Last month, a set of rare mono mono twins were born at the Akron General Medical Center in Ohio.
Mono mono twins are rare because they share the same amniotic sac and placenta, and only occur in approximately 1 in 10,000 pregnancies.
What made this set of twins extra special was that they were born holding hands. A photo showing Jenna’s and Jillian’s first moments of life went viral and now their parents are getting a taste of being celebrities.
“It’s still been crazy,” Bill Thistlethwaite, the girl’s father, said. “Everywhere we go, someone saw it. People are still talking about it.”
Mono Mono twins are especially high risk because of the possibility of cord entanglement. However, the girls remained under routine observation and were delivered at 33 weeks 2 days without incident.
“Sarah was given the option to deliver between 32 and 34 weeks gestation,” the doctors explained on the Akron Children’s blog. “This type of twin is at high risk for stillbirth because of cord entanglement. We were just having a discussion about how difficult a decision it is to make, weighing the risk of prematurity vs. the risks of entanglement. She was excited about having her C-section on May 9 because she would be a ‘real mother’ on Mothers’ Day.”
Jenna was born first and weighed 4 pounds, 2 ounces and was 17 inches long. Not long after, around 48 seconds to be exact, baby Jillian made her grand entrance to the world. She weighed 3 pounds, 13 ounces and was 17.5 inches long.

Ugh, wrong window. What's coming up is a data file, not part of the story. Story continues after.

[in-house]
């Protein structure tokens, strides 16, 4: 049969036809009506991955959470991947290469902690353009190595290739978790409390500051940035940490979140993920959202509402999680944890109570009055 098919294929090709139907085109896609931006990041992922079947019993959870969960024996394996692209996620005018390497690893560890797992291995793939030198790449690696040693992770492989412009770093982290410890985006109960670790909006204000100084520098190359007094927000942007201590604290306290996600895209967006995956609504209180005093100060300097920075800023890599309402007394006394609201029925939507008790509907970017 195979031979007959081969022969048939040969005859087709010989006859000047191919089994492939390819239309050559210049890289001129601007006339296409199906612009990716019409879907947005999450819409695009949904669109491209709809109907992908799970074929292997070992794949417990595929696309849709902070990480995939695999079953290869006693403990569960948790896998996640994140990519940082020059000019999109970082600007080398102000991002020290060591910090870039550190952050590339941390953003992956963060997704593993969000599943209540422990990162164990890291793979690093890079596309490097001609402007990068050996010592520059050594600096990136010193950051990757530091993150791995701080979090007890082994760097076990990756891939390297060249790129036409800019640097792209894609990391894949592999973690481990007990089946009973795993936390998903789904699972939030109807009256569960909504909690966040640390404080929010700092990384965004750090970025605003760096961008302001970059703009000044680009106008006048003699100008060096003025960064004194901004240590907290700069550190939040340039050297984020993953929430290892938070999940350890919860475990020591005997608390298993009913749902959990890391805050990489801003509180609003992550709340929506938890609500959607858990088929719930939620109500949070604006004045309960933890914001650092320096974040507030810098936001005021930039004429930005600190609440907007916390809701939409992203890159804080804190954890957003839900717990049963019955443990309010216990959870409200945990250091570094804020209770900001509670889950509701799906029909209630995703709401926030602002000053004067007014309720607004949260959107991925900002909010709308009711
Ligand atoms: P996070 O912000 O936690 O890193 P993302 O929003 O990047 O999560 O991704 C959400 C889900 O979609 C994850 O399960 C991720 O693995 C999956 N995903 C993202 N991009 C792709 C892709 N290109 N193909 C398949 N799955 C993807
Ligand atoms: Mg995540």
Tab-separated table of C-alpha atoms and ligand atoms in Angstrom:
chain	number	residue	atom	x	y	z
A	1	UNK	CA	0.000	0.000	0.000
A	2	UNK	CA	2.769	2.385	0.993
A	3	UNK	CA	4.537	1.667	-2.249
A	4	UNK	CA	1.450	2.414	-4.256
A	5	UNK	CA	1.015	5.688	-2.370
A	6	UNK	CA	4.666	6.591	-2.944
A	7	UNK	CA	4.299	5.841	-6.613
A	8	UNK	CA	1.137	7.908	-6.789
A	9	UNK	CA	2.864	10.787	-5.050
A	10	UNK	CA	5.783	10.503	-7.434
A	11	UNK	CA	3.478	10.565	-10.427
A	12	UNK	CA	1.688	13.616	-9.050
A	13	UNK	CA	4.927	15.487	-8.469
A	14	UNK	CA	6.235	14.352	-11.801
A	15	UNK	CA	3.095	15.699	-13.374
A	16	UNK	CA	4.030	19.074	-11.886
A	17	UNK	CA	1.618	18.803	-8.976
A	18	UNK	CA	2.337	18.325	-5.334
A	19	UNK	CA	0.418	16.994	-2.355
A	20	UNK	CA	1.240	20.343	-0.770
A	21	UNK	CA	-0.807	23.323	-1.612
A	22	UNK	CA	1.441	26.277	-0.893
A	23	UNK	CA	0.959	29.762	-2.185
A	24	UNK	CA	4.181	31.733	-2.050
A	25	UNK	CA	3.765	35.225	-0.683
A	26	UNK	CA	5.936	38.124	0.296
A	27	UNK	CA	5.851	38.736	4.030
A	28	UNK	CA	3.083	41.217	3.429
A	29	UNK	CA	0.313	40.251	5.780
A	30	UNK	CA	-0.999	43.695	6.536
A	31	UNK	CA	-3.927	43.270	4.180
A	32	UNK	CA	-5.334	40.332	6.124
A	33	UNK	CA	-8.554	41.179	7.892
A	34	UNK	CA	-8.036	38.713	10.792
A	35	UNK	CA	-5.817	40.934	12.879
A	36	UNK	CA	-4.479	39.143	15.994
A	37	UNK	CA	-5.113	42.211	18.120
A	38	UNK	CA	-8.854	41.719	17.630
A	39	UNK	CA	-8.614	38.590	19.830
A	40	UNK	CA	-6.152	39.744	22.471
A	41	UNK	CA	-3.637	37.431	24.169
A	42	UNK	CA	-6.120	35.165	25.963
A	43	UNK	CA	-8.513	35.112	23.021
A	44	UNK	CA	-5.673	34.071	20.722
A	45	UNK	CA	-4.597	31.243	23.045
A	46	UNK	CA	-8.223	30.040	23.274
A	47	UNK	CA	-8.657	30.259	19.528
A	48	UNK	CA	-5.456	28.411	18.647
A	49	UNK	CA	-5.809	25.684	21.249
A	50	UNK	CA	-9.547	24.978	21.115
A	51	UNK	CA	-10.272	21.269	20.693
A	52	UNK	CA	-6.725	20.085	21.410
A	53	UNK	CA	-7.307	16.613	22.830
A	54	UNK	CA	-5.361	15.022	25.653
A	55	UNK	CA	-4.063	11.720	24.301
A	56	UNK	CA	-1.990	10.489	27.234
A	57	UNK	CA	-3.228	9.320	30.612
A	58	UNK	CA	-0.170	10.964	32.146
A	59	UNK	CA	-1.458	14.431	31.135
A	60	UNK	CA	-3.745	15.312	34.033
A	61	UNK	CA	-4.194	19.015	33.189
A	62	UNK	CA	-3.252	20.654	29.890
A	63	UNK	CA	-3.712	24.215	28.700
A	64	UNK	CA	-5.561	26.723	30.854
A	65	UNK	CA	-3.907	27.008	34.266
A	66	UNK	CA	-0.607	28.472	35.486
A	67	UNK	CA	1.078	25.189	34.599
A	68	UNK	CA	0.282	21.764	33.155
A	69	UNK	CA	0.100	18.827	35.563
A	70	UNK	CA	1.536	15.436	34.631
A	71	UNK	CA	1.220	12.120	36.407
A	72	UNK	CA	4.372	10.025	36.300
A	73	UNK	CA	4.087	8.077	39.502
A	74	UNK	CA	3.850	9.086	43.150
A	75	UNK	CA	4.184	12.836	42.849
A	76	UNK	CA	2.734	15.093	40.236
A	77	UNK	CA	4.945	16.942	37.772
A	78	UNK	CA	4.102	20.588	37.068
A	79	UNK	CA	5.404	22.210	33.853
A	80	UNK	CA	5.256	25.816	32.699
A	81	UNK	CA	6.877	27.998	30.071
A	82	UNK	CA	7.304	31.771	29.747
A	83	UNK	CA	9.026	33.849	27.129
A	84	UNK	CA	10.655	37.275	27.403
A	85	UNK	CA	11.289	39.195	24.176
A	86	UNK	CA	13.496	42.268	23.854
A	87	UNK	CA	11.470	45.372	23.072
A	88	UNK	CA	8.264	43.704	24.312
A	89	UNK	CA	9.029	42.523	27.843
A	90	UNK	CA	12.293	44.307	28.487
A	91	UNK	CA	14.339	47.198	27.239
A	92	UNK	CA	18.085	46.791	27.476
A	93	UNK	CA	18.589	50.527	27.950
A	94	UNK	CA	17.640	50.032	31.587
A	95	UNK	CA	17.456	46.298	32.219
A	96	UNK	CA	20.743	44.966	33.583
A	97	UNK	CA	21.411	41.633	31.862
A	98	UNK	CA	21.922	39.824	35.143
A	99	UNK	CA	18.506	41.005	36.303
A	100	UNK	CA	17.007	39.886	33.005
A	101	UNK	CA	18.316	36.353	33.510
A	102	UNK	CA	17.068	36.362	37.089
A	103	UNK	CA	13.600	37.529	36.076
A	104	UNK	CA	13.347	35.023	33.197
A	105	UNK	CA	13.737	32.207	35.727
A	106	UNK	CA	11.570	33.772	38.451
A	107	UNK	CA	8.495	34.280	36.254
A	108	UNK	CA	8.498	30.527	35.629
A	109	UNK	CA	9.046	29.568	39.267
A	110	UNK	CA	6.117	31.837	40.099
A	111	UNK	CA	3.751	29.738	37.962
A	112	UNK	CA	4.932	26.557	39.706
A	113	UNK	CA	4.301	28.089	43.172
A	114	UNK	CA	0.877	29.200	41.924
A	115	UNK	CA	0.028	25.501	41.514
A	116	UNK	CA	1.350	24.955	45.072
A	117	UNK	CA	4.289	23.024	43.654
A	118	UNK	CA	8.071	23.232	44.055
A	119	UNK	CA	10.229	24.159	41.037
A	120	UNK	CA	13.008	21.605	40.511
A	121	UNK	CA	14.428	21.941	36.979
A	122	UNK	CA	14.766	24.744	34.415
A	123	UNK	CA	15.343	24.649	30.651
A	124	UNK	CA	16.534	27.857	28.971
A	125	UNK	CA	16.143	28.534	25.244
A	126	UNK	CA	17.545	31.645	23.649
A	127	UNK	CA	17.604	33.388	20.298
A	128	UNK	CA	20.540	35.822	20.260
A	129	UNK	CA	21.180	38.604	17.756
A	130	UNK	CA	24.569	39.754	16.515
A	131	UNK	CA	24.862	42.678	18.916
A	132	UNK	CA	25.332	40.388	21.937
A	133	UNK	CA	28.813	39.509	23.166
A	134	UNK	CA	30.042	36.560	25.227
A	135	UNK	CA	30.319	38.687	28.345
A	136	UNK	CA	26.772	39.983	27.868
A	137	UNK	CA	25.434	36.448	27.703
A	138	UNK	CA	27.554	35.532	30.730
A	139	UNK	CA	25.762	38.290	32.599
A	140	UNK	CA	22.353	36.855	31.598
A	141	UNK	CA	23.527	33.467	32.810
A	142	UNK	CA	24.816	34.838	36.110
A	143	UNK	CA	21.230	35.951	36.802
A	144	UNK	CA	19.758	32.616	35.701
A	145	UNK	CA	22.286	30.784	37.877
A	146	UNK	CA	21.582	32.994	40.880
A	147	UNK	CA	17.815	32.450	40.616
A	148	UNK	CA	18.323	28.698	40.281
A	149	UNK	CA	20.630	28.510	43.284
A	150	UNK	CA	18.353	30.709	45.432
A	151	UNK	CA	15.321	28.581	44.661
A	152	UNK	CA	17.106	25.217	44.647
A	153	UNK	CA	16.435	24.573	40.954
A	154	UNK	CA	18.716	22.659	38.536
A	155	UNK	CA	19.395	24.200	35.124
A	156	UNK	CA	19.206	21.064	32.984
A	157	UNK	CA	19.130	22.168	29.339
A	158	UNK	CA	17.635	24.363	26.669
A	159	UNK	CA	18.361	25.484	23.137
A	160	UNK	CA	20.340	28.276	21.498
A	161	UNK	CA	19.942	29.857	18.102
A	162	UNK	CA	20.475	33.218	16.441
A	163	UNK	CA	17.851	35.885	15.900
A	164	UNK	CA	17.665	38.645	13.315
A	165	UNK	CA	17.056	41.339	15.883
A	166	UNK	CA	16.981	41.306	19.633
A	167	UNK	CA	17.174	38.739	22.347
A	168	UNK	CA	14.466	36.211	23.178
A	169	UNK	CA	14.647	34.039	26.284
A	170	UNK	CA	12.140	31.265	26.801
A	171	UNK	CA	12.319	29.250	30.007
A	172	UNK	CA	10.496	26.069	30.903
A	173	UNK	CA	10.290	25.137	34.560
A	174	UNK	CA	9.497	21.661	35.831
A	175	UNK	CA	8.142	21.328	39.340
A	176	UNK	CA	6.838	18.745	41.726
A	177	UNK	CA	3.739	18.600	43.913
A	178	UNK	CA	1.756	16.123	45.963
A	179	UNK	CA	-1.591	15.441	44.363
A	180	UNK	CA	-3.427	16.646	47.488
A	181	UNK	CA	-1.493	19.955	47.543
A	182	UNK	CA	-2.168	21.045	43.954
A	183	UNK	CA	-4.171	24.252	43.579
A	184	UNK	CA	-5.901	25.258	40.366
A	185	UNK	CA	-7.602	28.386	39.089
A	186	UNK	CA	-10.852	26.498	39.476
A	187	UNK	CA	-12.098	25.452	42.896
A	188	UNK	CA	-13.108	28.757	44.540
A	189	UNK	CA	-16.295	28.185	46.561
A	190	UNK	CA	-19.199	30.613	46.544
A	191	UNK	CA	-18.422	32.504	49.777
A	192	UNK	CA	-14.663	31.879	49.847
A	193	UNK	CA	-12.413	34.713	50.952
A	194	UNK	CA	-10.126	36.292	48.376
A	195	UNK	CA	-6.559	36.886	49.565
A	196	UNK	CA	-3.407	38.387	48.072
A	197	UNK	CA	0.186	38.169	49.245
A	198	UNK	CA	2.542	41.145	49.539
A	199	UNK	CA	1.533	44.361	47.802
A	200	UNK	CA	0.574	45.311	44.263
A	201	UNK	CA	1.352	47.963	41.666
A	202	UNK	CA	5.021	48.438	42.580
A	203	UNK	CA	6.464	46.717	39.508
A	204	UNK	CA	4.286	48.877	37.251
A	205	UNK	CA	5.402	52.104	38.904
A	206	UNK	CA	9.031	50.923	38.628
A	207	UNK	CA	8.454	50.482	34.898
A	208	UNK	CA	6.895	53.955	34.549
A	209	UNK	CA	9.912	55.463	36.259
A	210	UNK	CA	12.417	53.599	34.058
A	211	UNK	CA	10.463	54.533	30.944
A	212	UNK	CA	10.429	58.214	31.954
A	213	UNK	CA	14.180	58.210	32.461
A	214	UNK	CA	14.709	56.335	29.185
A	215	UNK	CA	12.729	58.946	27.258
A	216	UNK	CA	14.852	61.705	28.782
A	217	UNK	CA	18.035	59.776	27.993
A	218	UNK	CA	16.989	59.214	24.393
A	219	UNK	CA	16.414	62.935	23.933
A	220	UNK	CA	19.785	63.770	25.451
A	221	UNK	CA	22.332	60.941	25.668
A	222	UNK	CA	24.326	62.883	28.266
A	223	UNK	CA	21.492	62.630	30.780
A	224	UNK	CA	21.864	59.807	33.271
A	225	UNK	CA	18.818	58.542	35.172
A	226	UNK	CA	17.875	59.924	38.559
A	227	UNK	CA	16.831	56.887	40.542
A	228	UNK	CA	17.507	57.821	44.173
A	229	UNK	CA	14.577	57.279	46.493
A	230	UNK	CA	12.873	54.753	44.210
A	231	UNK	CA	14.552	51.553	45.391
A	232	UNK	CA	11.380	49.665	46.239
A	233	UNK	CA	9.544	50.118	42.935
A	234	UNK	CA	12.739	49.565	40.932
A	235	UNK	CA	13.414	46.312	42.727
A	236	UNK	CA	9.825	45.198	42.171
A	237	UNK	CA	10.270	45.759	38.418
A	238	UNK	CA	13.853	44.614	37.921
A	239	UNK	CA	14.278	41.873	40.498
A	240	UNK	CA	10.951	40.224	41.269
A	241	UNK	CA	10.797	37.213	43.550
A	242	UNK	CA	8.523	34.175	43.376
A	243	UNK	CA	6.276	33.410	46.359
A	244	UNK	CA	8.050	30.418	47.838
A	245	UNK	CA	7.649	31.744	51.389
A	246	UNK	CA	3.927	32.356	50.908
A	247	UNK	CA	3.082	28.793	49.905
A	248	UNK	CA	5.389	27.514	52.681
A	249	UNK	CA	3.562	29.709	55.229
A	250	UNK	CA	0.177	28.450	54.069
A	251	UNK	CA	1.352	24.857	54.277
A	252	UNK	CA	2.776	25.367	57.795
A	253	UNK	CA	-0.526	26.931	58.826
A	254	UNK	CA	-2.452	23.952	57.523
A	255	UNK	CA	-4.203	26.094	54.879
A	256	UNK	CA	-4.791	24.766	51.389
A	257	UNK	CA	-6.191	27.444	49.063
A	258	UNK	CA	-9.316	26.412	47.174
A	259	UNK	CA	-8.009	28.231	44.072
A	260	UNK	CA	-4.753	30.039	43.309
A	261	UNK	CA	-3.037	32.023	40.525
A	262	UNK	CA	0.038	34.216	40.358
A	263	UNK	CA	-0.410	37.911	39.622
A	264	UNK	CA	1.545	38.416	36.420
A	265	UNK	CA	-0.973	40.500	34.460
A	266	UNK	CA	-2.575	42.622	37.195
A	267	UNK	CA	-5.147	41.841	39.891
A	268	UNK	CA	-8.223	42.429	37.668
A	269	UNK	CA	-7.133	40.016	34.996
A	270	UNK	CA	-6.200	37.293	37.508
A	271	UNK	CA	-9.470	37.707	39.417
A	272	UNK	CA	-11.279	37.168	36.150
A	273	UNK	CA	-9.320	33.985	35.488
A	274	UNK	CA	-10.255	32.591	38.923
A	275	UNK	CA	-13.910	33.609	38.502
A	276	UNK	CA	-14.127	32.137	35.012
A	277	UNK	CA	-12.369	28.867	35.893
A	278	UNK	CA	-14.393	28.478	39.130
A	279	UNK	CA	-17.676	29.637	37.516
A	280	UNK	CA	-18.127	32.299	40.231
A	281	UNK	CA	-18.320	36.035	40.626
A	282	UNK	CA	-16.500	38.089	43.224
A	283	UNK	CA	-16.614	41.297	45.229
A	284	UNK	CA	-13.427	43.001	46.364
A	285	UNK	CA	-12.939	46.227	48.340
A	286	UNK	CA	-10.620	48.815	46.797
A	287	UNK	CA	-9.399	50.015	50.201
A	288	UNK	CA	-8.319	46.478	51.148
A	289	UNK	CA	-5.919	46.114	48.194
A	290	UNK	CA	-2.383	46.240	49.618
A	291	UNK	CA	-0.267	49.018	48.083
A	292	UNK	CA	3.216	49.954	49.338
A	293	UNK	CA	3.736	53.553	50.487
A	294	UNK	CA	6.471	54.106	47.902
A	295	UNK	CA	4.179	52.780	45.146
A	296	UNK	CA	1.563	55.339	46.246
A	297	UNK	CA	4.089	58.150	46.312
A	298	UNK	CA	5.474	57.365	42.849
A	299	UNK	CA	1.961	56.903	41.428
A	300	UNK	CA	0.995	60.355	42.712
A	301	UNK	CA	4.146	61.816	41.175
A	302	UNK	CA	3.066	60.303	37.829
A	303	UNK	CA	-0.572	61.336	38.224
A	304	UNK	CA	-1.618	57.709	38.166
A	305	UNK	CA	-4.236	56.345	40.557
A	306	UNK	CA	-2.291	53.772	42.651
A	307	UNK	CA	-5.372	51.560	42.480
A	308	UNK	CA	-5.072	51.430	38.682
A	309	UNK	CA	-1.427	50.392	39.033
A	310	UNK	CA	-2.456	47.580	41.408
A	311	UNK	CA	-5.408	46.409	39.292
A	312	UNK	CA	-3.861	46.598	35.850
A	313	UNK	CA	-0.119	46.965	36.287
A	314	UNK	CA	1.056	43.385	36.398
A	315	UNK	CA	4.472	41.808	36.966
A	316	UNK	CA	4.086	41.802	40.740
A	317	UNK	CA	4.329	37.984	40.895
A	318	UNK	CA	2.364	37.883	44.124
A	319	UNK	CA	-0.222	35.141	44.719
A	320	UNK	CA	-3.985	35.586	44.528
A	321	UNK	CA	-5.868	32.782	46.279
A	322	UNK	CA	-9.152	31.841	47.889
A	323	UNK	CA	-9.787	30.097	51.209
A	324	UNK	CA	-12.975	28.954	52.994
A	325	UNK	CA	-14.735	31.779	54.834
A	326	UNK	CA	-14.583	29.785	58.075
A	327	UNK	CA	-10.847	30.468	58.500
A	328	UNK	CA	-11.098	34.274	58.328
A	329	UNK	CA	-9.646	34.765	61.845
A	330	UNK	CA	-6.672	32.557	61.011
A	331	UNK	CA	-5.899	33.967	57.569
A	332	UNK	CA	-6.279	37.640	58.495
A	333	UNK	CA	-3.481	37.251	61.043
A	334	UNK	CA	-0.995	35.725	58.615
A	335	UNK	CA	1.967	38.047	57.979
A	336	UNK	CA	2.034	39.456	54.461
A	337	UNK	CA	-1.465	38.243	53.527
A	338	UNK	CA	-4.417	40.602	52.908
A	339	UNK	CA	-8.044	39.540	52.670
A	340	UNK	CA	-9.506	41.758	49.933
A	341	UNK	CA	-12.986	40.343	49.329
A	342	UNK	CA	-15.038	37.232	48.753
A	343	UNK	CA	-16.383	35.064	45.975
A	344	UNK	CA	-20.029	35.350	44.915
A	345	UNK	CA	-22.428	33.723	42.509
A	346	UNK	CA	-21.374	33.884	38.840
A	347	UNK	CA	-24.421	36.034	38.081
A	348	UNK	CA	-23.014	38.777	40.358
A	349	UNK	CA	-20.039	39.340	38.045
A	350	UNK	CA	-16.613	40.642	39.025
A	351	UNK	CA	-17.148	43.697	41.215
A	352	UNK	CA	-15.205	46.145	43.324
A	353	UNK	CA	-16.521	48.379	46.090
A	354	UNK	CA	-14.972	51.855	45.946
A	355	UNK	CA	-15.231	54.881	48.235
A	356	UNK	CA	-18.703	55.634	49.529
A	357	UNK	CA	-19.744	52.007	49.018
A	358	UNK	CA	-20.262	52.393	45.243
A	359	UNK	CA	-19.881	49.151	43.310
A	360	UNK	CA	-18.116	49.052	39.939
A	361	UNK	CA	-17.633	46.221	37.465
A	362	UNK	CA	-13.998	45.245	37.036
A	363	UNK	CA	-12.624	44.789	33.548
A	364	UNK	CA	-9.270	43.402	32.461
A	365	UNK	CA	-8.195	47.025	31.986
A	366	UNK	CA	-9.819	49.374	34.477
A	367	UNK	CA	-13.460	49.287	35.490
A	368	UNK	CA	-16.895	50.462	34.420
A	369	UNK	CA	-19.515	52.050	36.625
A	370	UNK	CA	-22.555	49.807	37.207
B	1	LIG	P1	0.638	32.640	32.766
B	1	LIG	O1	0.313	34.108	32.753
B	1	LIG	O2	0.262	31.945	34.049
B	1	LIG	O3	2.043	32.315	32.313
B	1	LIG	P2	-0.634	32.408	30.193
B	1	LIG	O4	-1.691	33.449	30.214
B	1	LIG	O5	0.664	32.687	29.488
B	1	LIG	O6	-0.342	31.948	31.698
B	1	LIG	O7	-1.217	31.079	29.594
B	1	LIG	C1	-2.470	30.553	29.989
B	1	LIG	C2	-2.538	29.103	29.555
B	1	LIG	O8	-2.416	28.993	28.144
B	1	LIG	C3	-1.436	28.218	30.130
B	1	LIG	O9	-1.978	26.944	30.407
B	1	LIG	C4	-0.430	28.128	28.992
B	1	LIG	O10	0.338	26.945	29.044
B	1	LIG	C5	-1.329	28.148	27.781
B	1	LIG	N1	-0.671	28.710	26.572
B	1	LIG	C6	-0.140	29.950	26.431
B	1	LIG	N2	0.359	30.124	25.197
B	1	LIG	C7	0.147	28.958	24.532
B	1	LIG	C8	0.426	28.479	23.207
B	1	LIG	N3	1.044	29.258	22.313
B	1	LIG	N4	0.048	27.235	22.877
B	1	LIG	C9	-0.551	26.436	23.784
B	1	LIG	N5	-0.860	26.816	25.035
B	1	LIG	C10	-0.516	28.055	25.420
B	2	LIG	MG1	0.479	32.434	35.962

Now, nearly a month later, the girls are doing fine and are starting to gain weight. Although they required breathing assistance shortly after birth, they are now breathing on their own, drinking full bottles and they each weigh five pounds or more.
Doctors say if they keep up the weight gain, the girls could potentially get to go home within a couple of weeks. The girl’s parents say they can’t wait to show them the picture of them holding hands, and they already feel that they will be best friends.
“I already feel like they’re going to be best friends,” Thistlethwaite said. “They’ll probably look at it and say, ‘That makes sense because that’s how we are.'”
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